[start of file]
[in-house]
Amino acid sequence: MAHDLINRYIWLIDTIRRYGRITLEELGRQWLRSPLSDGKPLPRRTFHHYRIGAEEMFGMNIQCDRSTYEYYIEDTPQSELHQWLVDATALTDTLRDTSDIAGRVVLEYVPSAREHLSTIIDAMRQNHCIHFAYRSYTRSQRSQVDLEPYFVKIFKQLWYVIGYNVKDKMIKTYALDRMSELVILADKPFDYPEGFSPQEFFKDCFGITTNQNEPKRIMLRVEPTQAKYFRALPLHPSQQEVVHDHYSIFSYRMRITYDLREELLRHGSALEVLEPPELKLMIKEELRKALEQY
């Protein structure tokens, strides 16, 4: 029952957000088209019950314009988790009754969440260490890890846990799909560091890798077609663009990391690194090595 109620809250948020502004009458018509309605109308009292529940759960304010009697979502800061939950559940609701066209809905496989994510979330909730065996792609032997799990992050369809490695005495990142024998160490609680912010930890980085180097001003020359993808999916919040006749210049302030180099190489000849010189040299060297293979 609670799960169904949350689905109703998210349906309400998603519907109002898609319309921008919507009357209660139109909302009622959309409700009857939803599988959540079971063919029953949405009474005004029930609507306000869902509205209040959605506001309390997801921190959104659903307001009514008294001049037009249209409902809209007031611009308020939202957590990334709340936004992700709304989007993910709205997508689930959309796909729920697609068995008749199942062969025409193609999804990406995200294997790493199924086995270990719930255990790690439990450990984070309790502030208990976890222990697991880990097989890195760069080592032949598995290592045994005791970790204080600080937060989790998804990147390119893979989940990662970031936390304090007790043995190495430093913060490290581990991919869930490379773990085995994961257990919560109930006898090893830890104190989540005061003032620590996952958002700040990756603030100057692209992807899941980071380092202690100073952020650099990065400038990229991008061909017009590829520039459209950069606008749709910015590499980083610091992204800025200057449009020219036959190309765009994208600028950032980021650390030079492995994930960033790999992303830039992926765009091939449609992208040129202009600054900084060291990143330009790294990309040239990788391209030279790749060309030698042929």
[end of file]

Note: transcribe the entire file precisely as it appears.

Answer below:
[in-house]
Amino acid sequence: MAHDLINRYIWLIDTIRRYGRITLEELGRQWLRSPLSDGKPLPRRTFHHYRIGAEEMFGMNIQCDRSTYEYYIEDTPQSELHQWLVDATALTDTLRDTSDIAGRVVLEYVPSAREHLSTIIDAMRQNHCIHFAYRSYTRSQRSQVDLEPYFVKIFKQLWYVIGYNVKDKMIKTYALDRMSELVILADKPFDYPEGFSPQEFFKDCFGITTNQNEPKRIMLRVEPTQAKYFRALPLHPSQQEVVHDHYSIFSYRMRITYDLREELLRHGSALEVLEPPELKLMIKEELRKALEQY
């Protein structure tokens, strides 16, 4: 029952957000088209019950314009988790009754969440260490890890846990799909560091890798077609663009990391690194090595 109620809250948020502004009458018509309605109308009292529940759960304010009697979502800061939950559940609701066209809905496989994510979330909730065996792609032997799990992050369809490695005495990142024998160490609680912010930890980085180097001003020359993808999916919040006749210049302030180099190489000849010189040299060297293979 609670799960169904949350689905109703998210349906309400998603519907109002898609319309921008919507009357209660139109909302009622959309409700009857939803599988959540079971063919029953949405009474005004029930609507306000869902509205209040959605506001309390997801921190959104659903307001009514008294001049037009249209409902809209007031611009308020939202957590990334709340936004992700709304989007993910709205997508689930959309796909729920697609068995008749199942062969025409193609999804990406995200294997790493199924086995270990719930255990790690439990450990984070309790502030208990976890222990697991880990097989890195760069080592032949598995290592045994005791970790204080600080937060989790998804990147390119893979989940990662970031936390304090007790043995190495430093913060490290581990991919869930490379773990085995994961257990919560109930006898090893830890104190989540005061003032620590996952958002700040990756603030100057692209992807899941980071380092202690100073952020650099990065400038990229991008061909017009590829520039459209950069606008749709910015590499980083610091992204800025200057449009020219036959190309765009994208600028950032980021650390030079492995994930960033790999992303830039992926765009091939449609992208040129202009600054900084060291990143330009790294990309040239990788391209030279790749060309030698042929």